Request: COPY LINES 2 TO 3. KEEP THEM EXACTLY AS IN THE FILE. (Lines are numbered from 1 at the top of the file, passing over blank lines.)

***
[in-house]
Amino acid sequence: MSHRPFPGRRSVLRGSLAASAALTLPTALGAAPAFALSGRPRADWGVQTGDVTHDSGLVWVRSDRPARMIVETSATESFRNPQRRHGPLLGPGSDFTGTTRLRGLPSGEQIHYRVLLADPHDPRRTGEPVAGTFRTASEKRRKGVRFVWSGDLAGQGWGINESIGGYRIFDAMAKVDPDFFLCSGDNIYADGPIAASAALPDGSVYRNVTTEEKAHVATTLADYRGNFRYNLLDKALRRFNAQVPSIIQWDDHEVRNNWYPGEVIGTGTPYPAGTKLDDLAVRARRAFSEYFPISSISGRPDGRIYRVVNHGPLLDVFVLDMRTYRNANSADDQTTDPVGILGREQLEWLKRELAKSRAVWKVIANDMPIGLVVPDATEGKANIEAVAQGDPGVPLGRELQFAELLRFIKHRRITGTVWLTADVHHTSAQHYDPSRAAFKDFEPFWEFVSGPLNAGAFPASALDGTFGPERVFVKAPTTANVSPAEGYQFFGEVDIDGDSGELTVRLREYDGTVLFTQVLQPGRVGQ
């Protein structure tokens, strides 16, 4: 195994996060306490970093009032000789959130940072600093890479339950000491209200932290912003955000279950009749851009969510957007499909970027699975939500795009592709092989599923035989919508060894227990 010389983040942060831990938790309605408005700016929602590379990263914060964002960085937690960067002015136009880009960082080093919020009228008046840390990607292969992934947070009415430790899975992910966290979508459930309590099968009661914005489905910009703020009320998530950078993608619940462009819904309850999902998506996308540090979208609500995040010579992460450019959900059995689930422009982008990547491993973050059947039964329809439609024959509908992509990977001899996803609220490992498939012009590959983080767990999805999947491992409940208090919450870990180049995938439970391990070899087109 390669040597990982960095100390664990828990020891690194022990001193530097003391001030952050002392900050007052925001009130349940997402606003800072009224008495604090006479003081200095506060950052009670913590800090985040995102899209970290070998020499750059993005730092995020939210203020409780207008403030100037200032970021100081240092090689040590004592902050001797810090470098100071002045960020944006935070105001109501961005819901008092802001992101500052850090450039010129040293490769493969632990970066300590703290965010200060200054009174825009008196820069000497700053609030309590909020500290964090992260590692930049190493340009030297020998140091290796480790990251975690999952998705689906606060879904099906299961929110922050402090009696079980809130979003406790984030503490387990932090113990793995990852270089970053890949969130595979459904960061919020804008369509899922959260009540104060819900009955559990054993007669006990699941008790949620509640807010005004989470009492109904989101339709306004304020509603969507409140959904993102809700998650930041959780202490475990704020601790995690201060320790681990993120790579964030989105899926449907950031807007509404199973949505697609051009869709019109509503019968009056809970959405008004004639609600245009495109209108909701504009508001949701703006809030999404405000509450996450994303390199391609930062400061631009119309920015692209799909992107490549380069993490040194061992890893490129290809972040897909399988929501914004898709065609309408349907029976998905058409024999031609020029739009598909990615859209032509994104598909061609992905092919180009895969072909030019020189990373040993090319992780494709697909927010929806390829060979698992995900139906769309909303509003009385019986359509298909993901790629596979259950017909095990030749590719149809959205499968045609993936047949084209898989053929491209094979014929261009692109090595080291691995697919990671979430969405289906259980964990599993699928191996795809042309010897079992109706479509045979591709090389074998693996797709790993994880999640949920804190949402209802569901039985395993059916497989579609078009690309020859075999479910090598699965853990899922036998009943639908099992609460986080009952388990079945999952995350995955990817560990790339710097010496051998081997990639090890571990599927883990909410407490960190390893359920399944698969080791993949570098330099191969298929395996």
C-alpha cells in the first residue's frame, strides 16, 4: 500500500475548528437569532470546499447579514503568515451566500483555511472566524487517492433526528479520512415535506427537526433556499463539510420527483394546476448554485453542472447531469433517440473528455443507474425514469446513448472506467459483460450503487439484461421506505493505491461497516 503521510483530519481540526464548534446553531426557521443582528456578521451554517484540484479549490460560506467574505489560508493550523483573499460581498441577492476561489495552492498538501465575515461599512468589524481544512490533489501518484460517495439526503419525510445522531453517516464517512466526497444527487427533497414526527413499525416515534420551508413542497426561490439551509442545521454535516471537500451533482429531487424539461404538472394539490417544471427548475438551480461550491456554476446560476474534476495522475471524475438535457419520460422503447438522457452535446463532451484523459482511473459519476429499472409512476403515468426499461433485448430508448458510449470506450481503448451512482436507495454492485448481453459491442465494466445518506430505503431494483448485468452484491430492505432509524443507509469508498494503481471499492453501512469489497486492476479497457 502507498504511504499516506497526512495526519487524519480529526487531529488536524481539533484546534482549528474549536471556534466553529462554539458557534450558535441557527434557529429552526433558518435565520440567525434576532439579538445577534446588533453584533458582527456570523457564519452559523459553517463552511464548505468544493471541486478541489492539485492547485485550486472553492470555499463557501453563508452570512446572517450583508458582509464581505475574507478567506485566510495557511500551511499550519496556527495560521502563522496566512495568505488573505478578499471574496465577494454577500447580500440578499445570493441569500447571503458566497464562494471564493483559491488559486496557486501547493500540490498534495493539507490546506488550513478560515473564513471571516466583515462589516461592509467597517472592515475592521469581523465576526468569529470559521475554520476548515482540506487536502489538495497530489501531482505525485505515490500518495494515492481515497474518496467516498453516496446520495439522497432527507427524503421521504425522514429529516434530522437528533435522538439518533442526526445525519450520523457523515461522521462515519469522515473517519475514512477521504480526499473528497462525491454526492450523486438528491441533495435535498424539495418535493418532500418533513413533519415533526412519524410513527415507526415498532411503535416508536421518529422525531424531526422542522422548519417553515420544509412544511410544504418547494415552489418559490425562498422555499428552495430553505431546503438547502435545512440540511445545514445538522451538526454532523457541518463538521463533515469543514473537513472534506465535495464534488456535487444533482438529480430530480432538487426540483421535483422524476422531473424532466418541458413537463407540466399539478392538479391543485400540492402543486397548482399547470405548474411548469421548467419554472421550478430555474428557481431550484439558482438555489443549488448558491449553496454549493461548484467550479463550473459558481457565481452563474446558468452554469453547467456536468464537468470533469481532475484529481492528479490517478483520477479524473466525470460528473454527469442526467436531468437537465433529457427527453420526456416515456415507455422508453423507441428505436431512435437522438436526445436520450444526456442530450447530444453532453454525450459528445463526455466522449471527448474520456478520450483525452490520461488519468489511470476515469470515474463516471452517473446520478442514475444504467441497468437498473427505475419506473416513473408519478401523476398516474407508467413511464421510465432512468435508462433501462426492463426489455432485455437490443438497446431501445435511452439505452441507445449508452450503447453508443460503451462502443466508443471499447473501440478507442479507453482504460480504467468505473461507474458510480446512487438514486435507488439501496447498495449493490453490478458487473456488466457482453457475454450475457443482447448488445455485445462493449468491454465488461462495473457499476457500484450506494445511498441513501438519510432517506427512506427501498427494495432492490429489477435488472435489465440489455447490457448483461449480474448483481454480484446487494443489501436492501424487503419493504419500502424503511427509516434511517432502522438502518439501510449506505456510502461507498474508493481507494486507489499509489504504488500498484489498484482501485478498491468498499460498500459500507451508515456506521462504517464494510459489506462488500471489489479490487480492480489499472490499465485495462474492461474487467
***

Amino acid sequence: MSHRPFPGRRSVLRGSLAASAALTLPTALGAAPAFALSGRPRADWGVQTGDVTHDSGLVWVRSDRPARMIVETSATESFRNPQRRHGPLLGPGSDFTGTTRLRGLPSGEQIHYRVLLADPHDPRRTGEPVAGTFRTASEKRRKGVRFVWSGDLAGQGWGINESIGGYRIFDAMAKVDPDFFLCSGDNIYADGPIAASAALPDGSVYRNVTTEEKAHVATTLADYRGNFRYNLLDKALRRFNAQVPSIIQWDDHEVRNNWYPGEVIGTGTPYPAGTKLDDLAVRARRAFSEYFPISSISGRPDGRIYRVVNHGPLLDVFVLDMRTYRNANSADDQTTDPVGILGREQLEWLKRELAKSRAVWKVIANDMPIGLVVPDATEGKANIEAVAQGDPGVPLGRELQFAELLRFIKHRRITGTVWLTADVHHTSAQHYDPSRAAFKDFEPFWEFVSGPLNAGAFPASALDGTFGPERVFVKAPTTANVSPAEGYQFFGEVDIDGDSGELTVRLREYDGTVLFTQVLQPGRVGQ
């Protein structure tokens, strides 16, 4: 195994996060306490970093009032000789959130940072600093890479339950000491209200932290912003955000279950009749851009969510957007499909970027699975939500795009592709092989599923035989919508060894227990 010389983040942060831990938790309605408005700016929602590379990263914060964002960085937690960067002015136009880009960082080093919020009228008046840390990607292969992934947070009415430790899975992910966290979508459930309590099968009661914005489905910009703020009320998530950078993608619940462009819904309850999902998506996308540090979208609500995040010579992460450019959900059995689930422009982008990547491993973050059947039964329809439609024959509908992509990977001899996803609220490992498939012009590959983080767990999805999947491992409940208090919450870990180049995938439970391990070899087109 390669040597990982960095100390664990828990020891690194022990001193530097003391001030952050002392900050007052925001009130349940997402606003800072009224008495604090006479003081200095506060950052009670913590800090985040995102899209970290070998020499750059993005730092995020939210203020409780207008403030100037200032970021100081240092090689040590004592902050001797810090470098100071002045960020944006935070105001109501961005819901008092802001992101500052850090450039010129040293490769493969632990970066300590703290965010200060200054009174825009008196820069000497700053609030309590909020500290964090992260590692930049190493340009030297020998140091290796480790990251975690999952998705689906606060879904099906299961929110922050402090009696079980809130979003406790984030503490387990932090113990793995990852270089970053890949969130595979459904960061919020804008369509899922959260009540104060819900009955559990054993007669006990699941008790949620509640807010005004989470009492109904989101339709306004304020509603969507409140959904993102809700998650930041959780202490475990704020601790995690201060320790681990993120790579964030989105899926449907950031807007509404199973949505697609051009869709019109509503019968009056809970959405008004004639609600245009495109209108909701504009508001949701703006809030999404405000509450996450994303390199391609930062400061631009119309920015692209799909992107490549380069993490040194061992890893490129290809972040897909399988929501914004898709065609309408349907029976998905058409024999031609020029739009598909990615859209032509994104598909061609992905092919180009895969072909030019020189990373040993090319992780494709697909927010929806390829060979698992995900139906769309909303509003009385019986359509298909993901790629596979259950017909095990030749590719149809959205499968045609993936047949084209898989053929491209094979014929261009692109090595080291691995697919990671979430969405289906259980964990599993699928191996795809042309010897079992109706479509045979591709090389074998693996797709790993994880999640949920804190949402209802569901039985395993059916497989579609078009690309020859075999479910090598699965853990899922036998009943639908099992609460986080009952388990079945999952995350995955990817560990790339710097010496051998081997990639090890571990599927883990909410407490960190390893359920399944698969080791993949570098330099191969298929395996």